Still, the moves are part of a further shifting of consumer spending into more convenient and more trackable behavior. A November survey from Appetize, which manages cloud point of sale platforms in venues, found that 74% of people used their phone to order and pay for food and merchandise at least once a week in 2020, sparking revenue at companies like DoorDash, Amazon and Fanatics. It’s a trend that though slow to catch on in the U.S. has breached the point of no return, according to Tim Cook, CEO of Apple, one of the leading purveyors of digital payments.

“Contactless payment has taken on a different level of adoption,” Cook said in October during Apple’s fourth quarter earnings call. “I think that the pandemic may well put the U.S. on a different trajectory there.”

One holdup on arenas fully adopting cashless models, according to CAA’s Farha, is the limited number of firms that manufacture “reverse ATMs,” which convert cash into prepaid debit cards. Farha says it is necessary to provide that convenience at any cashless arena.

Average attendance for the NBA season that started in late December is just a shade over 2,000, or 12% of capacity. Dr. Anthony Fauci, who has led the National Institute of Allergy and Infectious Diseases for nearly four decades, says unrestricted capacities at sports venues will be among “the last thing[s] that you’re gonna see,” and last weekend targeted fall of 2021 as a timeline.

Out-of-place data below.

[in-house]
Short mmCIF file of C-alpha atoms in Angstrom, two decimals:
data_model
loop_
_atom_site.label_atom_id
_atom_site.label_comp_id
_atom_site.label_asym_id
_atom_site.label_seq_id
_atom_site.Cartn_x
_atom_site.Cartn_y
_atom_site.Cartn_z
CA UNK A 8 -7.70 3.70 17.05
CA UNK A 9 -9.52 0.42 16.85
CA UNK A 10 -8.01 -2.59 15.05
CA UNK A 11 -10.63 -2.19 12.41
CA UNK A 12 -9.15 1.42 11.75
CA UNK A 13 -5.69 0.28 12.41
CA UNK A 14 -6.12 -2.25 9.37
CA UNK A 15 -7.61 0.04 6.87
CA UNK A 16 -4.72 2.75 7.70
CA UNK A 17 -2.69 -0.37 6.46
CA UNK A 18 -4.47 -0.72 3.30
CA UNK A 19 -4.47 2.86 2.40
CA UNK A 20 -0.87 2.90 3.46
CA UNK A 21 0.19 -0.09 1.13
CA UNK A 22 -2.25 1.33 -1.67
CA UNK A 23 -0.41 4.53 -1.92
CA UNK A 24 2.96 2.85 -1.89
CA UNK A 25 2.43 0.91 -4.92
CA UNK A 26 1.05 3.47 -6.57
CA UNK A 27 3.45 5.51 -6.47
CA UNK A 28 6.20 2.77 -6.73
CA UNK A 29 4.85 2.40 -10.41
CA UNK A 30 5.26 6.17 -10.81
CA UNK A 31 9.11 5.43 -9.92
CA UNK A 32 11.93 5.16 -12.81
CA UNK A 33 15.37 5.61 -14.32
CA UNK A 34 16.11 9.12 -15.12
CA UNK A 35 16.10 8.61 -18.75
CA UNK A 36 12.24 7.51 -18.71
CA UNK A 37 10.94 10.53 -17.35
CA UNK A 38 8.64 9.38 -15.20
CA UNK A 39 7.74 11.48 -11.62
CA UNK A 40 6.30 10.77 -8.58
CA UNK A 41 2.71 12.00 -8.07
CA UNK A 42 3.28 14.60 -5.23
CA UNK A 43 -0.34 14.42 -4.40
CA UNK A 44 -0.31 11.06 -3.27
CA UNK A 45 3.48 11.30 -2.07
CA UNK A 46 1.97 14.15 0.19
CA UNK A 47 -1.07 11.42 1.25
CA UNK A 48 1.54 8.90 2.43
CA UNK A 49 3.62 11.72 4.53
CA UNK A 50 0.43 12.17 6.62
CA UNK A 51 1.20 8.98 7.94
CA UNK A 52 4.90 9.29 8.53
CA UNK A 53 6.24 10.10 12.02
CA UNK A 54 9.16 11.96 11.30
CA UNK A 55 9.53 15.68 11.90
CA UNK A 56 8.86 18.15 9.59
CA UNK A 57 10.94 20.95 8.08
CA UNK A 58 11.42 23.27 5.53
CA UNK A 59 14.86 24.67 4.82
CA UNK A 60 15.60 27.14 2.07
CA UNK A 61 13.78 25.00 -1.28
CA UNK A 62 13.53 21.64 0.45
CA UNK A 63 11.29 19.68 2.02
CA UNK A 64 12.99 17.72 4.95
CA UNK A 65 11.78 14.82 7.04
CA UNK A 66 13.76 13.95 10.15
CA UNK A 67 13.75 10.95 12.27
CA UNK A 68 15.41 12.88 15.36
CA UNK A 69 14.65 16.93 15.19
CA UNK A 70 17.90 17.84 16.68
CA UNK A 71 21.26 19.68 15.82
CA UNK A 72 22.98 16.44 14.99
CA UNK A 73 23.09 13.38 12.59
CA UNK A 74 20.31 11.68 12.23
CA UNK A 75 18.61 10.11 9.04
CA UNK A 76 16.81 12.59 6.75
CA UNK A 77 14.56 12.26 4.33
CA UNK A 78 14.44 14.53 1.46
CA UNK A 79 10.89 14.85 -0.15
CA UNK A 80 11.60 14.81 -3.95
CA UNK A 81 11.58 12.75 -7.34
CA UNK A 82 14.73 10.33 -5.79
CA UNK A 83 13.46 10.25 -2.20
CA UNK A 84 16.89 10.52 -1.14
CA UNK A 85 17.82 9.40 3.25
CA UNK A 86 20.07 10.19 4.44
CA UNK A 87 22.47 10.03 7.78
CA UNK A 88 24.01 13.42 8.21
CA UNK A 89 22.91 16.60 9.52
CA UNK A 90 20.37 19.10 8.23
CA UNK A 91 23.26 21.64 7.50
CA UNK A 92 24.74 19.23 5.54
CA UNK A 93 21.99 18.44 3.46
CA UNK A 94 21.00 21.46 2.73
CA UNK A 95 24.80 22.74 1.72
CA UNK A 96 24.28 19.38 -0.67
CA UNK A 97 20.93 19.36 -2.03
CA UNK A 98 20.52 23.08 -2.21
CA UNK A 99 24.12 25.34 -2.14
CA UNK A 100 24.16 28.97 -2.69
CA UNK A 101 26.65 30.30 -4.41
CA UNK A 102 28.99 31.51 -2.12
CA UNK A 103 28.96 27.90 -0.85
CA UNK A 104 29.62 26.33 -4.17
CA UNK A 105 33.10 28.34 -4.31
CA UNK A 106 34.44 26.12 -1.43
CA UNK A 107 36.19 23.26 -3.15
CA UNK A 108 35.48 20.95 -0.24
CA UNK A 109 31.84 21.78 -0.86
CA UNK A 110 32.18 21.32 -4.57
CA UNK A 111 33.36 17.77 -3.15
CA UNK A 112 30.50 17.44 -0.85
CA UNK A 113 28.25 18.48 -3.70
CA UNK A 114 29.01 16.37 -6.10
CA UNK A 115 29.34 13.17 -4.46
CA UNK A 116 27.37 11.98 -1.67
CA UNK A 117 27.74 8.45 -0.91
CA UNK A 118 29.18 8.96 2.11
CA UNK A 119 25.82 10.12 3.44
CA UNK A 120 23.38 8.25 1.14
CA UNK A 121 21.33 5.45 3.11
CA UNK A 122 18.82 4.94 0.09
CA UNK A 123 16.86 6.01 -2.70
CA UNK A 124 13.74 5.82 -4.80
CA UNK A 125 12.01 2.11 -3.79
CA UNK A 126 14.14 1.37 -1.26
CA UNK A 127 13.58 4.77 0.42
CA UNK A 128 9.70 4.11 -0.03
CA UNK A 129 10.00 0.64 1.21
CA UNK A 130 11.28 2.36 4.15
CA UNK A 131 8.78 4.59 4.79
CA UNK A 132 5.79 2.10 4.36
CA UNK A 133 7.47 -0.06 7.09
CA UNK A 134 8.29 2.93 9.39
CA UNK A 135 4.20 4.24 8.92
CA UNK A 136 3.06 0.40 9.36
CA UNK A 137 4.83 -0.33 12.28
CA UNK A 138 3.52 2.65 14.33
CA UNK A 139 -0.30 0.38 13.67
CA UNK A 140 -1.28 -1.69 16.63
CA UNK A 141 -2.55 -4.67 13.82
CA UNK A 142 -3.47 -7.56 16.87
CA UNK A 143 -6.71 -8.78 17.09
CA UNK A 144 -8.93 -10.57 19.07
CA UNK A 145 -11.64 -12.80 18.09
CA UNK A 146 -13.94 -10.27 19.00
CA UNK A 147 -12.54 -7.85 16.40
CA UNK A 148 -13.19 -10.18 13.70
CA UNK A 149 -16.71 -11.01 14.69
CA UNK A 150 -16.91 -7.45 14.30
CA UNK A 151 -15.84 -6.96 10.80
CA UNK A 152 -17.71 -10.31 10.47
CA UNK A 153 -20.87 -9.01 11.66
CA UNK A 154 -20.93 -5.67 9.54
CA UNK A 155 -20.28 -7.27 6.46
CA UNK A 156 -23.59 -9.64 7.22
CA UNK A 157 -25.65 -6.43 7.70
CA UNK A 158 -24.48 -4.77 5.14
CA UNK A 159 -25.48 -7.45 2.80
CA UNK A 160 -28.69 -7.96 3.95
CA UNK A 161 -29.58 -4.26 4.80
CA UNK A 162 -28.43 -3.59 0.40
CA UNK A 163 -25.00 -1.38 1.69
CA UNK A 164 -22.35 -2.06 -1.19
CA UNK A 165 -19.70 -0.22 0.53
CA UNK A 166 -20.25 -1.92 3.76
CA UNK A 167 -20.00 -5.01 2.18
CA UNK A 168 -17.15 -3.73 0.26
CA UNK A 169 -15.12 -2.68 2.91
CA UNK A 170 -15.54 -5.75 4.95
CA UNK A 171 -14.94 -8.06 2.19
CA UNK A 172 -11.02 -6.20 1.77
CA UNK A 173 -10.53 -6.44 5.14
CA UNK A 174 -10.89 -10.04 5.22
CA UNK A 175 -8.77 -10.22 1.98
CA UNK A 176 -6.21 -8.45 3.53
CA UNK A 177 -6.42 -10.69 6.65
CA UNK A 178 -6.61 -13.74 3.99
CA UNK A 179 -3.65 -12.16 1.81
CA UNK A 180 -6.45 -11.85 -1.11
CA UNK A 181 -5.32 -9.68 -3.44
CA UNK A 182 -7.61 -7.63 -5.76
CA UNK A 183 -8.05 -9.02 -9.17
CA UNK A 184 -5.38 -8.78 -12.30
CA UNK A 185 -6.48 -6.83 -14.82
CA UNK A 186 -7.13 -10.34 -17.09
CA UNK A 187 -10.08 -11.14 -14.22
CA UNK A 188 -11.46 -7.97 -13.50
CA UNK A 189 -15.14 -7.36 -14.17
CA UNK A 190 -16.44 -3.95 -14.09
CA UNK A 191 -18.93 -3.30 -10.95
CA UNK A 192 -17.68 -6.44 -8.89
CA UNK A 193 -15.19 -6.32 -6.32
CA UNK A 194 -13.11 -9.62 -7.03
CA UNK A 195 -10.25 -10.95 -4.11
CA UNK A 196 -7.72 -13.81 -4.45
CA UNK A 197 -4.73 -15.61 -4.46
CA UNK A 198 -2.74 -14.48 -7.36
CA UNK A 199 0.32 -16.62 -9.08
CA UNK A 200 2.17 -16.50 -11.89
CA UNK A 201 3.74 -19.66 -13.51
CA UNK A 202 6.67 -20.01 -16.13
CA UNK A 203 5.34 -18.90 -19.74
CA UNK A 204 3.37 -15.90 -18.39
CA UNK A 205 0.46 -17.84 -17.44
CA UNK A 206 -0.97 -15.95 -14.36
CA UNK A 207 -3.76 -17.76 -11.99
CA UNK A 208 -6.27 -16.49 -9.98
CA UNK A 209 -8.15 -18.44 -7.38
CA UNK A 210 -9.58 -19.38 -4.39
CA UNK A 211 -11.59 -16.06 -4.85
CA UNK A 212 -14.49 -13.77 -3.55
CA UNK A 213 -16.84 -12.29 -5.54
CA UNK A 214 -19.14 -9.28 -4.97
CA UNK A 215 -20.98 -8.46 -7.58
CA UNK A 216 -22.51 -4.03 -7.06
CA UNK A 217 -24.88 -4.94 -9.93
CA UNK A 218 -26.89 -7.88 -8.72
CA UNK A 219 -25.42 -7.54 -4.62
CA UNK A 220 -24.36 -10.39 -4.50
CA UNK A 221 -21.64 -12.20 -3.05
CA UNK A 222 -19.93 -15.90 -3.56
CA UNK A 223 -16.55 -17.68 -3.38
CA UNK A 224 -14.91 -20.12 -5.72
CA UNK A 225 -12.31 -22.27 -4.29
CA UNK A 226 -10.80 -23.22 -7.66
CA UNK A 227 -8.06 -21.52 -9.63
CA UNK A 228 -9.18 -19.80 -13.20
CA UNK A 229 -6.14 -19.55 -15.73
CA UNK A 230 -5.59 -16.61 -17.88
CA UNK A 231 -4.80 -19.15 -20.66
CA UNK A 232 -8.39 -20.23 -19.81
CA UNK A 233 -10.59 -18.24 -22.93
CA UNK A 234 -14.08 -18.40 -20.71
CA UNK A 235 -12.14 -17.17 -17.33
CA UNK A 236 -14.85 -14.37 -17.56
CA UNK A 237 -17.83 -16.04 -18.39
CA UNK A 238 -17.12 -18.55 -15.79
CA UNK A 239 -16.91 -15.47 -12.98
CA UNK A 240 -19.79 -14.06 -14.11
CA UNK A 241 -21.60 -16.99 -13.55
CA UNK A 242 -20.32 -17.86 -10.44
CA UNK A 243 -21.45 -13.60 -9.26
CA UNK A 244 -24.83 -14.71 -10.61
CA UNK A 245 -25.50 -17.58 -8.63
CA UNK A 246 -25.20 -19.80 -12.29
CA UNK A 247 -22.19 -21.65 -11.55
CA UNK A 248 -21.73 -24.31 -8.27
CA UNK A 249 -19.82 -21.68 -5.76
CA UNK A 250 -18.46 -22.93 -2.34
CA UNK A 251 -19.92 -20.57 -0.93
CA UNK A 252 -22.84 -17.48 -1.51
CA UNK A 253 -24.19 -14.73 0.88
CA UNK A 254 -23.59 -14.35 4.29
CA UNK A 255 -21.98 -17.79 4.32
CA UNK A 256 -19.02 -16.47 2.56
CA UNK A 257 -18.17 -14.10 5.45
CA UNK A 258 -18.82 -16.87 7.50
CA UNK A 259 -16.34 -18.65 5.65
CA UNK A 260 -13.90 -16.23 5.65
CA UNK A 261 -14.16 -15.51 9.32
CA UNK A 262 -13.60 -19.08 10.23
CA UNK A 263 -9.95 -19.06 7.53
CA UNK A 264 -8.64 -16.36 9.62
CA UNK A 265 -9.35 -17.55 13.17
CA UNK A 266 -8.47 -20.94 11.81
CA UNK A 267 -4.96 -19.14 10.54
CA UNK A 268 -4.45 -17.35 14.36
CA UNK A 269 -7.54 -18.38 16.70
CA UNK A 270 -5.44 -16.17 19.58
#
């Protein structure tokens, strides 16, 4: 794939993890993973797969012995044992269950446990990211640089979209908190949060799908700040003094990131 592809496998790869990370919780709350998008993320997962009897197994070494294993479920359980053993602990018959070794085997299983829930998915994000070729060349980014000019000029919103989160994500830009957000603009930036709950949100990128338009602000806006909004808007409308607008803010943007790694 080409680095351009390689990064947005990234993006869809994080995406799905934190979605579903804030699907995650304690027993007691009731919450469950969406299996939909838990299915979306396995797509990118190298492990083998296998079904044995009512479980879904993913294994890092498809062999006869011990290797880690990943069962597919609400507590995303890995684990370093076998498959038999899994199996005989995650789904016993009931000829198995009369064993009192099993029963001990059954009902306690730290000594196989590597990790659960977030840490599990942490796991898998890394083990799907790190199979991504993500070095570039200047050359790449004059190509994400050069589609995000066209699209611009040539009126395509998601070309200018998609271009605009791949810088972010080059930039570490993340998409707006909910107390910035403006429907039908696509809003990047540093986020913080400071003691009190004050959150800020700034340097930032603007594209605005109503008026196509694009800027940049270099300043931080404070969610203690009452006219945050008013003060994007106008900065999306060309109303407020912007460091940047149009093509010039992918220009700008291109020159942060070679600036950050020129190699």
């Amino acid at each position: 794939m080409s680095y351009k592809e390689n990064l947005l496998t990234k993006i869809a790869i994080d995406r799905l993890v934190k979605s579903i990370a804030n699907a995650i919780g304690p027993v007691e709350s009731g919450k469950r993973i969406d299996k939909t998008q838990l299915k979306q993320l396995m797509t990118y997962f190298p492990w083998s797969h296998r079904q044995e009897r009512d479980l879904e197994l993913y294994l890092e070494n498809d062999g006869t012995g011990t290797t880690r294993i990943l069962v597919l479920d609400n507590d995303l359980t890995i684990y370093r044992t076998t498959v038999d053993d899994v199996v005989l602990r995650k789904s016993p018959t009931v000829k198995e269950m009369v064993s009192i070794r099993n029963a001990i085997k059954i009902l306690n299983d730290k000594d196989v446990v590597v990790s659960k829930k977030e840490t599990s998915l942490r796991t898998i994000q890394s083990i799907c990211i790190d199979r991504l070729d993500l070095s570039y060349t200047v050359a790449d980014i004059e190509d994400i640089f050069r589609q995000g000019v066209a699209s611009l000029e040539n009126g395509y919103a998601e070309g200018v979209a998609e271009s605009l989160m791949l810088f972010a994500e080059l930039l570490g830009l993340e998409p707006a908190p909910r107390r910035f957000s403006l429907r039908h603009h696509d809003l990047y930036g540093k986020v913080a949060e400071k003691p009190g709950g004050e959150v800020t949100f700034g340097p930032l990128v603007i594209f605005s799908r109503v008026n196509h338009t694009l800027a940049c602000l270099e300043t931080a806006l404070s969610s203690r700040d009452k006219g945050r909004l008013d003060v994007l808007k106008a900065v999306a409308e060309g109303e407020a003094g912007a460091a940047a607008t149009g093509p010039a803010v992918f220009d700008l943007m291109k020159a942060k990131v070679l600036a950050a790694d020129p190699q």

Other new features at arenas you can expect in 2021: more “grab-and-go” concession options that are now ubiquitous at airports, as well as self-checkout items from food to beer. Delivery to your seat, once limited to just premium areas, will be adopted more widely.

“We want to make it more efficient for fans and more profitable for our business,” says Morehouse of the Penguins. “The days of bellying up to the hot dog stand are over.”